Online Module: The Holocaust and Fundamental Rights

Doc. 3: Giovanni Palatucci – Remembrance of a national hero

Material

  • Gary L. Krupp, Pope Pius XII and World War II – The Documented Truth (extract), p 203.

“I know but one thing: that Palatucci saved my father and my mother. That he provided documents in two occasions that defined them as “free Jewish prisoners” and prevented them from being deported to the extermination camps.”

Renata Conforty, the daughter of the Jewish survivors Olga née Hamburger and Salvatore Conforty, was born in 1942 in the town of Fiume. As “foreign civilians”, the family was interned in Mirandola (Modena) afterwards.

 

Portrait of Elena Ashkenasy Dafner“On his own initiative he added that he would do everything possible to find ways to bring my whole family as soon as possible to Switzerland. A sister and a brother of my husband lived there. He refused firmly any type of gift or token of gratitude, surprised that his help would be reciprocated in some way.”

Elena Ashkenasy Dafner in a letter to Yad Vashem, 10 July 1988. Her family was from Vienna and had fled to the port city of Fiume, hoping to save themselves from deportation. Later, Elena Ashkenazy, her husband and her baby daughter were transferred to Caprarola (Latium, Italy), while other male family members were arrested in Fiume and interned in the Ferramonti internment camp for Jewish prisoners.

 Wikimedia Commons

A road in Caggiano (Salerno, Italy) named after Giovanni Palatucci, who was posthumously awarded with the “Medal of Gold for civil merit”. Until today, many schools and roads in Italy bear his name. Source: Wikimedia Commons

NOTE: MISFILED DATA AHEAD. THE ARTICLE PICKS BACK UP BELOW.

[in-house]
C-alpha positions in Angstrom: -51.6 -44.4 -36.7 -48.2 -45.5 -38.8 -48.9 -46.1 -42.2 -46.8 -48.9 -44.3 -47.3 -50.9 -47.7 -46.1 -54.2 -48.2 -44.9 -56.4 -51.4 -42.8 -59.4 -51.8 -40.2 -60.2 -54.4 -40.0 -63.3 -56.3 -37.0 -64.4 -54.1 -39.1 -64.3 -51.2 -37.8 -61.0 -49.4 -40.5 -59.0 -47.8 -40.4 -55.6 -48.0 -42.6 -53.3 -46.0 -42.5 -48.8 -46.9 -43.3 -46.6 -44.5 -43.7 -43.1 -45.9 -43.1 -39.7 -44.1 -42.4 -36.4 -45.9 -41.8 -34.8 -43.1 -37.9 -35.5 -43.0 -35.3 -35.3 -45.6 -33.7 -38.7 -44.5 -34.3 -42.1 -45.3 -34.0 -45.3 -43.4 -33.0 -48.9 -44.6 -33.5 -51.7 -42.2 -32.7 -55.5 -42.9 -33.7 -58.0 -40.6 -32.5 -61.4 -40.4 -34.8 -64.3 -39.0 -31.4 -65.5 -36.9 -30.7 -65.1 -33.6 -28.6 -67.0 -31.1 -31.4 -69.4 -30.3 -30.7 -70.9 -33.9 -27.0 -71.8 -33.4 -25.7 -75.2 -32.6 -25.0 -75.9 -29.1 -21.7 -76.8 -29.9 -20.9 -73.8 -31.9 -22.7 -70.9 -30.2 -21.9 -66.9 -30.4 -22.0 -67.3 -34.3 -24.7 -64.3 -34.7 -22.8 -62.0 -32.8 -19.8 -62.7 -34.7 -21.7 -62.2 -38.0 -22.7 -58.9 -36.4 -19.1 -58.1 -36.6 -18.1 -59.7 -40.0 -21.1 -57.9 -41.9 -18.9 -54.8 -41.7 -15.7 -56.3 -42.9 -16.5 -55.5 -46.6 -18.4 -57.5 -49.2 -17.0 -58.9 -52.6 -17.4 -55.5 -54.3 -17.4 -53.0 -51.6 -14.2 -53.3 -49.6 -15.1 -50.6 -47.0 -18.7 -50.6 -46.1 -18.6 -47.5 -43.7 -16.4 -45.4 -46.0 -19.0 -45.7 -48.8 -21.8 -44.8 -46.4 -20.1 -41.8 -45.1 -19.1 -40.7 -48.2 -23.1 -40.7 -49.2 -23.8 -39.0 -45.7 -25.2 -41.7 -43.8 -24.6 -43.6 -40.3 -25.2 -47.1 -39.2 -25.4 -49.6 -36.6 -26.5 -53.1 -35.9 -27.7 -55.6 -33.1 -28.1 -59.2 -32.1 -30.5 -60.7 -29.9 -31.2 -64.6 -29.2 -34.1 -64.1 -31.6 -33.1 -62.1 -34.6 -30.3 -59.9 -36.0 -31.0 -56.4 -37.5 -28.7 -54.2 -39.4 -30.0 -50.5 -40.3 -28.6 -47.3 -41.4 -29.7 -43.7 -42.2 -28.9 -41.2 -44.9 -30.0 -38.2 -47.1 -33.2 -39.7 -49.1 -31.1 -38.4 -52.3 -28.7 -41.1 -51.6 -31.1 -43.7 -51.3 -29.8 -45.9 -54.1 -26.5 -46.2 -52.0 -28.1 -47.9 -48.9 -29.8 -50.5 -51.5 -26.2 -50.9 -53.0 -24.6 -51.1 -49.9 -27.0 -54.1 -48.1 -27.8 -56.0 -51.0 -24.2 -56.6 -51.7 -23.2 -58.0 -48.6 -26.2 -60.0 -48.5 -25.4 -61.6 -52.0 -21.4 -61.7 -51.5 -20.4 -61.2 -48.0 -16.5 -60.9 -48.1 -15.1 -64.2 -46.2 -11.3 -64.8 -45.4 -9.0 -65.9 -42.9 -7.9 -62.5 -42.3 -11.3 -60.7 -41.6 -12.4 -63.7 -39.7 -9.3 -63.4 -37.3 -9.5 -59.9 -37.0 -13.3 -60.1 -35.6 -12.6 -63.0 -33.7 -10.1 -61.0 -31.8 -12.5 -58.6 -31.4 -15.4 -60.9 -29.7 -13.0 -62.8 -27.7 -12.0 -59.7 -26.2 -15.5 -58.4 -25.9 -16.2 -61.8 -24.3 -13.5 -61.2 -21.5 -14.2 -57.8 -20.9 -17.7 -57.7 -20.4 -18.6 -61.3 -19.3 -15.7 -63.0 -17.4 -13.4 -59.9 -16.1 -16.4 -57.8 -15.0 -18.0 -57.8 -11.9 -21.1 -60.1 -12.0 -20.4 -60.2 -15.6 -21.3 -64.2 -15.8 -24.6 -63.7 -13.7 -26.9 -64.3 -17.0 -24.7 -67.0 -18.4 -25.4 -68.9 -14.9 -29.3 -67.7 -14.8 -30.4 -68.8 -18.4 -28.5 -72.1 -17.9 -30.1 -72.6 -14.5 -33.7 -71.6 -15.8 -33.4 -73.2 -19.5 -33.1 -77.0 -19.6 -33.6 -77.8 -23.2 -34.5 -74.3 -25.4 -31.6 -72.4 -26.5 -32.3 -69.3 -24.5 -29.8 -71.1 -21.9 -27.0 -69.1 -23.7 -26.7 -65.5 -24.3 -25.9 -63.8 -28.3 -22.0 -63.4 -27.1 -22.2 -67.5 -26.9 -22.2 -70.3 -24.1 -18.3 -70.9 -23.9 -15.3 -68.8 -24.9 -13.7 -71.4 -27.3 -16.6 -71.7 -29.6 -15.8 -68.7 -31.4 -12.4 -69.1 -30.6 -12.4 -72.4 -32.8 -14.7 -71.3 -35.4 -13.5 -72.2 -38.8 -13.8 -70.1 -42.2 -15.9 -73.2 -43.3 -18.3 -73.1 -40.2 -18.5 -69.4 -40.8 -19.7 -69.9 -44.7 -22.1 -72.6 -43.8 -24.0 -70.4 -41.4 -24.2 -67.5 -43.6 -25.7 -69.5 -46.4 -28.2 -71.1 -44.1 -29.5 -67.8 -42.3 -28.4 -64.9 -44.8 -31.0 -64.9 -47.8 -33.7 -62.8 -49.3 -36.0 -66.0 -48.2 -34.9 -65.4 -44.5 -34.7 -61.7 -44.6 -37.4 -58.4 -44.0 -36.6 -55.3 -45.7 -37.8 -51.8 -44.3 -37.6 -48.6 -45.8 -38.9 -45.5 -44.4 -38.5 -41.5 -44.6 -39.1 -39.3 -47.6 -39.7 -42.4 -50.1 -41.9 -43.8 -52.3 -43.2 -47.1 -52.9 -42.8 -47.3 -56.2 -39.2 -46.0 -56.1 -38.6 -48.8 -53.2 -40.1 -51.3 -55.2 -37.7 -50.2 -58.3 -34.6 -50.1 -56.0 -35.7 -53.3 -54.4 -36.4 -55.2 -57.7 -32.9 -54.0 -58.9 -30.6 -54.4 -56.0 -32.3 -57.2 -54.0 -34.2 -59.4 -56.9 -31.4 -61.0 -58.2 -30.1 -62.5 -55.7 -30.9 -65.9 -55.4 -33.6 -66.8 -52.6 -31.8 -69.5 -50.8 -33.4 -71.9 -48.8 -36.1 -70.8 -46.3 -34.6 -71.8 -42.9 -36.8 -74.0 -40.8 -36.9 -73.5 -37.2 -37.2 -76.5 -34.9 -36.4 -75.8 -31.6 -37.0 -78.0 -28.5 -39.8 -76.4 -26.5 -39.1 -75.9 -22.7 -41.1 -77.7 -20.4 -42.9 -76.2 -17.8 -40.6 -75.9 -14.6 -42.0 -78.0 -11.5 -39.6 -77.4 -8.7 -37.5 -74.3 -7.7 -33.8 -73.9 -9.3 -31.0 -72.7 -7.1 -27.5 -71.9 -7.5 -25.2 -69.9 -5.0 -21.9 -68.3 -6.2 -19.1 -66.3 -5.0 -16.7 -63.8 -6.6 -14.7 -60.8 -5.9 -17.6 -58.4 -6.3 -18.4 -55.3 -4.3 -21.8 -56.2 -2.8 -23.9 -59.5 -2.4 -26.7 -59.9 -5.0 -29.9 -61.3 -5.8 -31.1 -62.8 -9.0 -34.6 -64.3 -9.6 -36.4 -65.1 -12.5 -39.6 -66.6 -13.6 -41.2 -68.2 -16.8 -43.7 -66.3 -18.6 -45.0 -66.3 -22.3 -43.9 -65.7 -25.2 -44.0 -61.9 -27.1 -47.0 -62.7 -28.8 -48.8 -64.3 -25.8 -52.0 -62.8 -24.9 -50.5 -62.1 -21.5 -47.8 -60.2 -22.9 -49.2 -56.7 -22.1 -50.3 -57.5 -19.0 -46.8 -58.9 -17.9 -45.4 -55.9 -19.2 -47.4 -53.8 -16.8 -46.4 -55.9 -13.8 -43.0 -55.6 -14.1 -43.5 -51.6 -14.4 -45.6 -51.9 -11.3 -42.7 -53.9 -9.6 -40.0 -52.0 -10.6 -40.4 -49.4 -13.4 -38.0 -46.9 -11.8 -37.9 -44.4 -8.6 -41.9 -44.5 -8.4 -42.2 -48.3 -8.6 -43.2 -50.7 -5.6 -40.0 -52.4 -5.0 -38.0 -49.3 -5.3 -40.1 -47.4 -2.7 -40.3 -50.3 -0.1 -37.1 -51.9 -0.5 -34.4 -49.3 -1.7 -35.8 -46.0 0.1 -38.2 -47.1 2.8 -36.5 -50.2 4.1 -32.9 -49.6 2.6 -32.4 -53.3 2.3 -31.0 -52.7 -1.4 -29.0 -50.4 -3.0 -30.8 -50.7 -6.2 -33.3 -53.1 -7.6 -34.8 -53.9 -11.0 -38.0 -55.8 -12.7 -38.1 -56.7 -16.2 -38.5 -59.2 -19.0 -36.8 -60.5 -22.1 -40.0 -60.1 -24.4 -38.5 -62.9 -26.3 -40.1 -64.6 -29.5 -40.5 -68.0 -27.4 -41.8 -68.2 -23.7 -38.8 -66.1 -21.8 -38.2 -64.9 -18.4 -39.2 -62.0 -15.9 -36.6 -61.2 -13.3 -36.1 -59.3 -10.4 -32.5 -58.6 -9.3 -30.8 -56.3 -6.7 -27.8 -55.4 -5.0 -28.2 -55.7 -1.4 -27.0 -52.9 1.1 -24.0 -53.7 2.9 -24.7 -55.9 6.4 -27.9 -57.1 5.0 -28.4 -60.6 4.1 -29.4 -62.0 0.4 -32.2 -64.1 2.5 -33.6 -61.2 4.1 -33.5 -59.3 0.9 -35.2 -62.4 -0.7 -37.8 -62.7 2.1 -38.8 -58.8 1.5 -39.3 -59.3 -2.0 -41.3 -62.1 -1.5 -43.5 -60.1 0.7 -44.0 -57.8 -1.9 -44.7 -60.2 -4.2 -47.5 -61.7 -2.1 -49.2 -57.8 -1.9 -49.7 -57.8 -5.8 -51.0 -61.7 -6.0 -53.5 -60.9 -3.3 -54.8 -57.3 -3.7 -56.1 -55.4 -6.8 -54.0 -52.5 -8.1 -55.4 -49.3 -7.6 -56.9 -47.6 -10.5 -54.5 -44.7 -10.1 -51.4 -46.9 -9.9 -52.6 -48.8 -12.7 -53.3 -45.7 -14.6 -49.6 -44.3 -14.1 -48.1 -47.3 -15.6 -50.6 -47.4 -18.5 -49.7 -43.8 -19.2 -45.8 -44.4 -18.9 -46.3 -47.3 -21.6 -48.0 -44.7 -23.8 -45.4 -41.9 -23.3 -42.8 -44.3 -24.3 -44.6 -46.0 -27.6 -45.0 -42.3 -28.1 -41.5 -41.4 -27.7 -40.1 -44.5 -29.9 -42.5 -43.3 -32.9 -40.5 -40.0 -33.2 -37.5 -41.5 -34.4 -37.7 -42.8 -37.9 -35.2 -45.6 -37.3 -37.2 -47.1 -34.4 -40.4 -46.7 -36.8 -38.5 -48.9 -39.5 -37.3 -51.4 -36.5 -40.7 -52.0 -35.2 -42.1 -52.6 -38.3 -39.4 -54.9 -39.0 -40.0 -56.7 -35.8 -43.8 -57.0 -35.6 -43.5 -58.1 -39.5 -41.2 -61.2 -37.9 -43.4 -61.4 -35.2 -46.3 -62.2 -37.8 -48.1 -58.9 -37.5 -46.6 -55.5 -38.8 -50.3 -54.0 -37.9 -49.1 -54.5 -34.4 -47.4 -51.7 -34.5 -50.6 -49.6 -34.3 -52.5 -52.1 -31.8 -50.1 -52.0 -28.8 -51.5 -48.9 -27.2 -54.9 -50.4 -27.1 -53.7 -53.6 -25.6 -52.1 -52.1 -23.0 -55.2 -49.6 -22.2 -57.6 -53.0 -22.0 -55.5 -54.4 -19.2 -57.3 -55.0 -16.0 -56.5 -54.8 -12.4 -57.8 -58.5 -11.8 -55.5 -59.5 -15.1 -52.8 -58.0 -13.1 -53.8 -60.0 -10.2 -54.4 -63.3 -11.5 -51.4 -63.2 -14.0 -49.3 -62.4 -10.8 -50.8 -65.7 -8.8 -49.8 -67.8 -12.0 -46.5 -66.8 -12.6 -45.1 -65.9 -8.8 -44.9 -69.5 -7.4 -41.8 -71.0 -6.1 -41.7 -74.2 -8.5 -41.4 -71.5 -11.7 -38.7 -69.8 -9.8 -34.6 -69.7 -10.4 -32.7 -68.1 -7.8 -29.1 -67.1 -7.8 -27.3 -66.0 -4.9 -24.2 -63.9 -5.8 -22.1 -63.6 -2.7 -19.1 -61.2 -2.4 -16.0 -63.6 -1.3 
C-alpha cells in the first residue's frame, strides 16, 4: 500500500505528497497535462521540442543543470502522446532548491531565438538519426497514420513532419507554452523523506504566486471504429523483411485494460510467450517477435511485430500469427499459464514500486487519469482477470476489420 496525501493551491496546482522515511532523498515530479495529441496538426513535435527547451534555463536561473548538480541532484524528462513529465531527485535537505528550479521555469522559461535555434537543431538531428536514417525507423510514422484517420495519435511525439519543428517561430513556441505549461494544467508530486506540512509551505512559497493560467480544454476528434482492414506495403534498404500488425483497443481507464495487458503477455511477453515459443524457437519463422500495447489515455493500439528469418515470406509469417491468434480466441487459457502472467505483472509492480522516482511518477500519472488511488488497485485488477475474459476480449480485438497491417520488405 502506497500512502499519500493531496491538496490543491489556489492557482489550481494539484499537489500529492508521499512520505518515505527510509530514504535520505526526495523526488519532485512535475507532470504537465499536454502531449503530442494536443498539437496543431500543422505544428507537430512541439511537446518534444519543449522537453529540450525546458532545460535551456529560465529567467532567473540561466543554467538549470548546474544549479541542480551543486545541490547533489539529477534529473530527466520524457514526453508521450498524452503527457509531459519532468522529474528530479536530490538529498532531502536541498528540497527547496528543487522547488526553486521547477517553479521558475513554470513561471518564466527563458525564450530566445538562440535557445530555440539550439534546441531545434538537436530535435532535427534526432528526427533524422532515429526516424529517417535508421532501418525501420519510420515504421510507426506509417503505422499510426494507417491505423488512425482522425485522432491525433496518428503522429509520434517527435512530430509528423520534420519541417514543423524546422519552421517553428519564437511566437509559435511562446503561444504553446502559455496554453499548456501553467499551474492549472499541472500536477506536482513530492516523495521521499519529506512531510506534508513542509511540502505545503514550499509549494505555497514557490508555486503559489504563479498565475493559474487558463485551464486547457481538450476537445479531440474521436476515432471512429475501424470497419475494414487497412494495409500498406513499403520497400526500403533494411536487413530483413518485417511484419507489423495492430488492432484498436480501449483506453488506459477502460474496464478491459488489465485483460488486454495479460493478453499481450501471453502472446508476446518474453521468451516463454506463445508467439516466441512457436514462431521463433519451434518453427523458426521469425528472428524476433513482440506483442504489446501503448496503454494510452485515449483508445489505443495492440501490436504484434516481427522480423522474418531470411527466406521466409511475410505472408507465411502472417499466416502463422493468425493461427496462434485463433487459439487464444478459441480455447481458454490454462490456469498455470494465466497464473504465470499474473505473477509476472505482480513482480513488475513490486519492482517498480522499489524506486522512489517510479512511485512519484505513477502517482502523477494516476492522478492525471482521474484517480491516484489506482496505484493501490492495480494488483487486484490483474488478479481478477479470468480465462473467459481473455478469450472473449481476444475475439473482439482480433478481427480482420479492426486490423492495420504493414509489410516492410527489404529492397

“The influence and authority of Pius XII was wide-ranging. In the port of Fiume, the Italian police chief, Giovanni Pallatuccii [sic!], - the nephew of an Italian bishop, Giuseppe Palatucci – together with his uncle, saved 5,000 Jews from deportation during the German occupation of the port. They did so by providing the Jews with false identity papers, enabling them to gain safety in the bishop’s diocese in southern Italy. For helping the Jews of Fiume, Giovanni Palatucci was arrested by the SS and sent to Dachau, where he was executed. Pius XII took a direct part in sending money to support the Jewish refugees from Fiume.”

In his book “Pope Pius XII and World War II – The Documented Truth”, author Gary L. Krupp draws a picture of Pallatucci that is until today very characteristic throughout Italy and many other countries.

 

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